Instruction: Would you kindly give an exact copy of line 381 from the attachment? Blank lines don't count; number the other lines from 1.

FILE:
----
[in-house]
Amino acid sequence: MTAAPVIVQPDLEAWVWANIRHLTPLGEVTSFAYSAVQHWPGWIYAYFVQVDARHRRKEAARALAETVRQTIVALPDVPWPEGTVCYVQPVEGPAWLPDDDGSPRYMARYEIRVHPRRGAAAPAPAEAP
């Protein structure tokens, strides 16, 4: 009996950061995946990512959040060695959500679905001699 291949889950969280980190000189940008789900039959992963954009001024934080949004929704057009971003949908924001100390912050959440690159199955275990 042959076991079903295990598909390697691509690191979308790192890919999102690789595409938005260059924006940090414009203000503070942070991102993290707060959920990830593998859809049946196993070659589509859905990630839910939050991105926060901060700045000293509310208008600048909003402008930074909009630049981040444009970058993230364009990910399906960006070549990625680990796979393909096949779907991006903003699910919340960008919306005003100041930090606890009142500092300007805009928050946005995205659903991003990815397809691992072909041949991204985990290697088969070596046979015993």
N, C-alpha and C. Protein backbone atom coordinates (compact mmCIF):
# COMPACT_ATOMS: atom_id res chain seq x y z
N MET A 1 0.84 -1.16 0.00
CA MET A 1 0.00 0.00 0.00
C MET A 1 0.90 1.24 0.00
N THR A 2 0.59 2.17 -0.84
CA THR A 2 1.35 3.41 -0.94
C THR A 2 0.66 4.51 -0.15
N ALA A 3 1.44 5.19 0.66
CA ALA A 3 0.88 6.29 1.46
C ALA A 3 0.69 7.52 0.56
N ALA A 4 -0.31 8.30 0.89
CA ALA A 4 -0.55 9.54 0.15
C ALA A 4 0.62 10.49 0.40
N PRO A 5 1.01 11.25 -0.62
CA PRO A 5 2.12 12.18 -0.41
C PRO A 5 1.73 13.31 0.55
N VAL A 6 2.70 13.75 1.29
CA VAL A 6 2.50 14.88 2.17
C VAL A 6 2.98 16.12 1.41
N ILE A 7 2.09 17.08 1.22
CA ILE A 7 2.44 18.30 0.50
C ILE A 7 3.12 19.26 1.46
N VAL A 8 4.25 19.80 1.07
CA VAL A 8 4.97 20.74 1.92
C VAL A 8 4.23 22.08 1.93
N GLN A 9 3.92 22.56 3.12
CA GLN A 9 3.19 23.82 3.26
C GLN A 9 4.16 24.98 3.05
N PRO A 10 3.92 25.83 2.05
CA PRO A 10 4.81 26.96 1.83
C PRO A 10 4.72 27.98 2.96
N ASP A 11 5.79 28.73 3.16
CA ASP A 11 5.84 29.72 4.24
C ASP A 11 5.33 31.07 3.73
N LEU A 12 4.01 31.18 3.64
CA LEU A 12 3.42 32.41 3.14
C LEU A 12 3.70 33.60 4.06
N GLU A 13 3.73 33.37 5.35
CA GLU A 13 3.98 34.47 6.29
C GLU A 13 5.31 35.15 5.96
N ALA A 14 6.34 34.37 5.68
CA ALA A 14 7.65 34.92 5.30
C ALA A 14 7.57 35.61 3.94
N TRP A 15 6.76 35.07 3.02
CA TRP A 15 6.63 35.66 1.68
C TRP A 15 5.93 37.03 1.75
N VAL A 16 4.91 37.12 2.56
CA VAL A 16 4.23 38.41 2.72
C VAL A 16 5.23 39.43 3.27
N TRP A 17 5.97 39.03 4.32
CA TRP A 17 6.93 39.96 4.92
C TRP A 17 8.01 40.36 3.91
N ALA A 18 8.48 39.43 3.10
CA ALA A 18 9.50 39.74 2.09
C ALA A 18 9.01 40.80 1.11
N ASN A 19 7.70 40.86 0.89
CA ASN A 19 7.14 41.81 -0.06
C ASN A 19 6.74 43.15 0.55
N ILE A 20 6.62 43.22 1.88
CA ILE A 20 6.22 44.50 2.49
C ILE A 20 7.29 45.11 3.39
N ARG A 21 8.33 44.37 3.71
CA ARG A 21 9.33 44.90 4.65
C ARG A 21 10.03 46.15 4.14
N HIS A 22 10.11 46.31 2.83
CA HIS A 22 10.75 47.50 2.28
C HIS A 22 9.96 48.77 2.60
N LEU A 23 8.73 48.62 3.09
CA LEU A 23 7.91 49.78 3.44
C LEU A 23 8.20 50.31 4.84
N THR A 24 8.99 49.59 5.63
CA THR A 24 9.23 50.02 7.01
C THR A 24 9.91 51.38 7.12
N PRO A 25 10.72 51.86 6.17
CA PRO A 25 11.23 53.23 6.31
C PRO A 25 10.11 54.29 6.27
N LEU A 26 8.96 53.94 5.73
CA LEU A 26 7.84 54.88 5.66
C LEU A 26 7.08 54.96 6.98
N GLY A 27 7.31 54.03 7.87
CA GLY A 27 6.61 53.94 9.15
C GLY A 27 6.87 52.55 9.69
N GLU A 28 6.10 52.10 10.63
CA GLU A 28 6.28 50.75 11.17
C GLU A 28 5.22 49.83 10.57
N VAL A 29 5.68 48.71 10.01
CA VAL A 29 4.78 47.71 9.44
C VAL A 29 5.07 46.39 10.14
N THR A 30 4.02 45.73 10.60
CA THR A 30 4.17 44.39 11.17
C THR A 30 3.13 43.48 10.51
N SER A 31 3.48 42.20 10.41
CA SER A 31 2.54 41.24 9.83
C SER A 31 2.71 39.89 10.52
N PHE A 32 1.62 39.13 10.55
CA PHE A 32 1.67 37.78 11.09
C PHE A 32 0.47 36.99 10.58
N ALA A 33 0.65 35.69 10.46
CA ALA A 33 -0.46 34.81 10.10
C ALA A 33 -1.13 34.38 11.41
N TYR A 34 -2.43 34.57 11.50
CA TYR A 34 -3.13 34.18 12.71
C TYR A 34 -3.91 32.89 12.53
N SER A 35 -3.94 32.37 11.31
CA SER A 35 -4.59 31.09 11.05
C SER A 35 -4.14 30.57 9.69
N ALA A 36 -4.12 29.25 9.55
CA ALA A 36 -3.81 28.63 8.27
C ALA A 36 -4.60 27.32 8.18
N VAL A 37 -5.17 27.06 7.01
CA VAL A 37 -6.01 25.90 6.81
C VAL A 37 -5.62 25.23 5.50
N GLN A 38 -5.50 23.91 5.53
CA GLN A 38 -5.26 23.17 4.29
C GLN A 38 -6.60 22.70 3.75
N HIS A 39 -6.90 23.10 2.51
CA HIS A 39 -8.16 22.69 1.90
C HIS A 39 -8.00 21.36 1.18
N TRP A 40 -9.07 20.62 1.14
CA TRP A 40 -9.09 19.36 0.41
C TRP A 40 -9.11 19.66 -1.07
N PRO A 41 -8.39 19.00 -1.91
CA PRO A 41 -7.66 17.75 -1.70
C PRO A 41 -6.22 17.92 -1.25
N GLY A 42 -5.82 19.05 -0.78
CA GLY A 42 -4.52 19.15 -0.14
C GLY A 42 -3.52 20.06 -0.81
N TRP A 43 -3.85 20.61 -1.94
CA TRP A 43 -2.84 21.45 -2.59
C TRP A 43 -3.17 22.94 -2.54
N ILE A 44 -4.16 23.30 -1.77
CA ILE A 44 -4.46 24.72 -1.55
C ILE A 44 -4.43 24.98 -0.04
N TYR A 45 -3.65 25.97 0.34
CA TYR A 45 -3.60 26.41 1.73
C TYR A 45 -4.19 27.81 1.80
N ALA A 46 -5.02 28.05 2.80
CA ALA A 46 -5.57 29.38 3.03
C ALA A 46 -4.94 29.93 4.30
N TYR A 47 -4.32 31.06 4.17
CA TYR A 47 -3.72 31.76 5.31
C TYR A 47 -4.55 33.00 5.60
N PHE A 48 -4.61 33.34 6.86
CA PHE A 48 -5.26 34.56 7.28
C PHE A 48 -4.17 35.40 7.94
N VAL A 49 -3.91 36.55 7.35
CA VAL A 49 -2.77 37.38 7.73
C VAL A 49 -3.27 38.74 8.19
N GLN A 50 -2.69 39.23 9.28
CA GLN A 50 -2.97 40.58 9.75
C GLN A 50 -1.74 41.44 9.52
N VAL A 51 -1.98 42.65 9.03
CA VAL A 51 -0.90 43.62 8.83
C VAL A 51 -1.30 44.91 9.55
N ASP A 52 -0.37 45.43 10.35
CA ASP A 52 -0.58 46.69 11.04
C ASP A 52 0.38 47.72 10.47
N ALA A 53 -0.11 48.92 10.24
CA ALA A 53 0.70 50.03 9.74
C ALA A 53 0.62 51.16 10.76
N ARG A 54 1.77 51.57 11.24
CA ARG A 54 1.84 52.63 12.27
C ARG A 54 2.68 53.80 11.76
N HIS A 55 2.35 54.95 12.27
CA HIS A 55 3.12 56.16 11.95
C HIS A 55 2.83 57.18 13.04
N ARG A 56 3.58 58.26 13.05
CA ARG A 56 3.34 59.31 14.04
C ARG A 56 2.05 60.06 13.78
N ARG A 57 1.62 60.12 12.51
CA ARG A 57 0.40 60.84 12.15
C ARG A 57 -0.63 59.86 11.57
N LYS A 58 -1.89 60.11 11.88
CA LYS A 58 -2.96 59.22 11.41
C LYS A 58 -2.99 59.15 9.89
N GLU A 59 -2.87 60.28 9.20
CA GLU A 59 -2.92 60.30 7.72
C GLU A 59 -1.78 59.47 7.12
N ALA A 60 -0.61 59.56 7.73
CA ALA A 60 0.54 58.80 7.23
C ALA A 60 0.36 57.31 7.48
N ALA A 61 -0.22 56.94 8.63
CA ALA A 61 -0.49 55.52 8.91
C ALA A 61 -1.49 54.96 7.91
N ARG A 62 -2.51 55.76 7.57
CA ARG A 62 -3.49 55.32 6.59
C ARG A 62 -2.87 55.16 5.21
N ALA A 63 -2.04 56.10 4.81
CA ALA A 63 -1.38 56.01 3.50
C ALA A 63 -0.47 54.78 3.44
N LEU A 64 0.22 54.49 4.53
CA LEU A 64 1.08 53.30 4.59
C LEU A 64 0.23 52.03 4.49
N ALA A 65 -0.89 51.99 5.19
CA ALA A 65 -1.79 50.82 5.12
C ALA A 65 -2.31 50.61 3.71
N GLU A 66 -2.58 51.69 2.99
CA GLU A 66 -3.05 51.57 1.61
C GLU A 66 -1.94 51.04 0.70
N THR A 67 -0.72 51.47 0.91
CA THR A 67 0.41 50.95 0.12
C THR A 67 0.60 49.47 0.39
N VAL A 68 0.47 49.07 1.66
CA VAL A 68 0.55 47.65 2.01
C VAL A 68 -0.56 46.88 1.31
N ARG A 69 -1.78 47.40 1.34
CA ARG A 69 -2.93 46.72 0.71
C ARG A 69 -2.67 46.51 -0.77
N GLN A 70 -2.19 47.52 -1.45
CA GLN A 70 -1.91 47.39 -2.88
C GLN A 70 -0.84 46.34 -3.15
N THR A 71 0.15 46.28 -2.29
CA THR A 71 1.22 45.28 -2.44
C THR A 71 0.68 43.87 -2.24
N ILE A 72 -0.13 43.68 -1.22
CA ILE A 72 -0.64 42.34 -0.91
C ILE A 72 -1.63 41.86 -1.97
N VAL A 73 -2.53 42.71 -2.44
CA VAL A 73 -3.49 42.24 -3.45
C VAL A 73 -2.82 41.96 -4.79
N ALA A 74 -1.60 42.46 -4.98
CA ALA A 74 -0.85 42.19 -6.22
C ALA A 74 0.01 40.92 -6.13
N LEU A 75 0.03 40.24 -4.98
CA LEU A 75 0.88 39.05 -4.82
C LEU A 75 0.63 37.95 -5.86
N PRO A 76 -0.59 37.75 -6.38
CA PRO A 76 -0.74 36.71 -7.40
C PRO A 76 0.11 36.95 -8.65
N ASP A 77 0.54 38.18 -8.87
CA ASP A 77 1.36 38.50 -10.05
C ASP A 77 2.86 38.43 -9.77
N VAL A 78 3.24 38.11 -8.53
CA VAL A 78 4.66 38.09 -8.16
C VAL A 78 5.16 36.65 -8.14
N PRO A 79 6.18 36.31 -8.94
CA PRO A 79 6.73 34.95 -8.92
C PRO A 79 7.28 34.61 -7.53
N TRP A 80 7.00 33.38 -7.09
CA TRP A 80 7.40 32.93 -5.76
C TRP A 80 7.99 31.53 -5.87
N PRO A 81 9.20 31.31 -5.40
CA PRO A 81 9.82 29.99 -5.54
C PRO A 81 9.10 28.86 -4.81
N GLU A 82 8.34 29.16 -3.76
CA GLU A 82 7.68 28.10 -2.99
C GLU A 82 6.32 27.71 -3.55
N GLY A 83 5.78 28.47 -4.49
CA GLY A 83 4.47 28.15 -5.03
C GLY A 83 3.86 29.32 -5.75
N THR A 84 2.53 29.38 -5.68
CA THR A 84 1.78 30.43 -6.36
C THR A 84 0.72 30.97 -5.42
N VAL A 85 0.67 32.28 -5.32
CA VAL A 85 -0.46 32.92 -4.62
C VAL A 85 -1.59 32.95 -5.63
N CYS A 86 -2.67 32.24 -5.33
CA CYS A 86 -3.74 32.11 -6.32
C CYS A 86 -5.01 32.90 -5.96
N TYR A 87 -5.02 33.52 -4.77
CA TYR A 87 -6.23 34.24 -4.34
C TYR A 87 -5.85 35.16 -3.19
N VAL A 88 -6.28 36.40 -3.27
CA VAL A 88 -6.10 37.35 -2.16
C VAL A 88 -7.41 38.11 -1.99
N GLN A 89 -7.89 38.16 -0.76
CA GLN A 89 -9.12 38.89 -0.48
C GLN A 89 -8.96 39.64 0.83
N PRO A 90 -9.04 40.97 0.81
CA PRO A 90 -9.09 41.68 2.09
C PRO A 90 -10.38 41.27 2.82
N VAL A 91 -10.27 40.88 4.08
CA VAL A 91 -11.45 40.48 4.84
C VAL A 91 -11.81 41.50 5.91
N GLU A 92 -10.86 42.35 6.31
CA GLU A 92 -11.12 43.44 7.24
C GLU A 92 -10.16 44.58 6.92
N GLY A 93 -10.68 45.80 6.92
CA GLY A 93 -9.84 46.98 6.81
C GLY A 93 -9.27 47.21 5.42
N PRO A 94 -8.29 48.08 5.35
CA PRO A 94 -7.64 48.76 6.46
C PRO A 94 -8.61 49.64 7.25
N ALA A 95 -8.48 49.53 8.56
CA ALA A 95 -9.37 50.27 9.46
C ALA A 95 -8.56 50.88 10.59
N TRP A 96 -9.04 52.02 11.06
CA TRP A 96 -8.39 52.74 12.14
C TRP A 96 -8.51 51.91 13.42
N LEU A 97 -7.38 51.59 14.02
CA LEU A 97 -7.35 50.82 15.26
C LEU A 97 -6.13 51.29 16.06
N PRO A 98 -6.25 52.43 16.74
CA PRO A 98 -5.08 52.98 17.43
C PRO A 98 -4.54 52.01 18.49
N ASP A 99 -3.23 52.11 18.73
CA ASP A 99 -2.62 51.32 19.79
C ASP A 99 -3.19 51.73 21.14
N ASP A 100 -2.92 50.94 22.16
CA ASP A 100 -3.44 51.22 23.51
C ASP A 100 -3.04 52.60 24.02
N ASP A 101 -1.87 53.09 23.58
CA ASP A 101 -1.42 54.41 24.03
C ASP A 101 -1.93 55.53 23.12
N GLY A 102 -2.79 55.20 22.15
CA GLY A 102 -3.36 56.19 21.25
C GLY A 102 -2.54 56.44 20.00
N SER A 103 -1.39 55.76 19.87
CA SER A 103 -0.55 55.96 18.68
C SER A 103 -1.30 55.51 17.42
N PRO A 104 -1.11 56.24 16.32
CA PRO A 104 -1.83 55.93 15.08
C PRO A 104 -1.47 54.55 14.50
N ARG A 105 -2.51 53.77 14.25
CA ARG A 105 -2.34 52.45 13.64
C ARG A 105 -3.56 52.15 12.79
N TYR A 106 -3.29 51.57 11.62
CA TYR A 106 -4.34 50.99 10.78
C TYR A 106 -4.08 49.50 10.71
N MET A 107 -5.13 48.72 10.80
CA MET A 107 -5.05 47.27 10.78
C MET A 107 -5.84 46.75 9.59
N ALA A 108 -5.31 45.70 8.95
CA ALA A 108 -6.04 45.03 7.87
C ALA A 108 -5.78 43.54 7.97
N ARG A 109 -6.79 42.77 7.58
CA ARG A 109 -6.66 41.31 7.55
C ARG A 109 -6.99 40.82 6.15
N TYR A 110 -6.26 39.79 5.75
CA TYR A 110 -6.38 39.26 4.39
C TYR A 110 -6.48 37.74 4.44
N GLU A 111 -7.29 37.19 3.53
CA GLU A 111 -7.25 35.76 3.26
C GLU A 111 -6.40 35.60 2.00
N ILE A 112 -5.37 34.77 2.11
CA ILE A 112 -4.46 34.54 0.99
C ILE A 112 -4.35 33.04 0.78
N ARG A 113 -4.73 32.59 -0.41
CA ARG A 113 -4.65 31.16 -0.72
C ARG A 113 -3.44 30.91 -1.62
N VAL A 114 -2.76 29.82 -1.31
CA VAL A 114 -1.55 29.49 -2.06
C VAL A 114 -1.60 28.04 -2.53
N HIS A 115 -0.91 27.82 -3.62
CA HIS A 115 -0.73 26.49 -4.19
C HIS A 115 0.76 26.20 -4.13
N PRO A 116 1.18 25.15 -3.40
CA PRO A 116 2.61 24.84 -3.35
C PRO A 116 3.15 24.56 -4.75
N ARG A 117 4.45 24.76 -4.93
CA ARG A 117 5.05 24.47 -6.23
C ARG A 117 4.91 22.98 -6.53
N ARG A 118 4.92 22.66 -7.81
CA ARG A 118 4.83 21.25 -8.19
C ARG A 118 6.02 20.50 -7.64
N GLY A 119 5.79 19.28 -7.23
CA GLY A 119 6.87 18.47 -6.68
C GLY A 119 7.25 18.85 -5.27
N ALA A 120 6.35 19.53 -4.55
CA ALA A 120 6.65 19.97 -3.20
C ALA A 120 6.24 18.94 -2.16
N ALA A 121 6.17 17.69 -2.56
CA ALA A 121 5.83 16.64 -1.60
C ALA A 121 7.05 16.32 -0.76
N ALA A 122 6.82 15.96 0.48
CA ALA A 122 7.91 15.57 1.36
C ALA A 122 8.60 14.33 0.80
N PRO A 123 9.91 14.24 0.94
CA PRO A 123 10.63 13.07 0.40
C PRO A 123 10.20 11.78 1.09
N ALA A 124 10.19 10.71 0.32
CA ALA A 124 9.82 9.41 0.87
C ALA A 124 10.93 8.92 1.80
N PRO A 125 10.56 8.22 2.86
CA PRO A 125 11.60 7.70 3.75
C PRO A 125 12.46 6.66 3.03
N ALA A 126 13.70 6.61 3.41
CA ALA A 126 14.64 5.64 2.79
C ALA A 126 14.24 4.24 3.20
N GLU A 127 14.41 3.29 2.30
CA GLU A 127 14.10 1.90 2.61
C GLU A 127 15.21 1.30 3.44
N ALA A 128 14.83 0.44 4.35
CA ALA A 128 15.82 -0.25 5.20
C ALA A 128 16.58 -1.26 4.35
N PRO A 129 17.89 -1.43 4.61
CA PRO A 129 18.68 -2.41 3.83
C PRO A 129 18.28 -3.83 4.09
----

N ALA A 126 13.70 6.61 3.41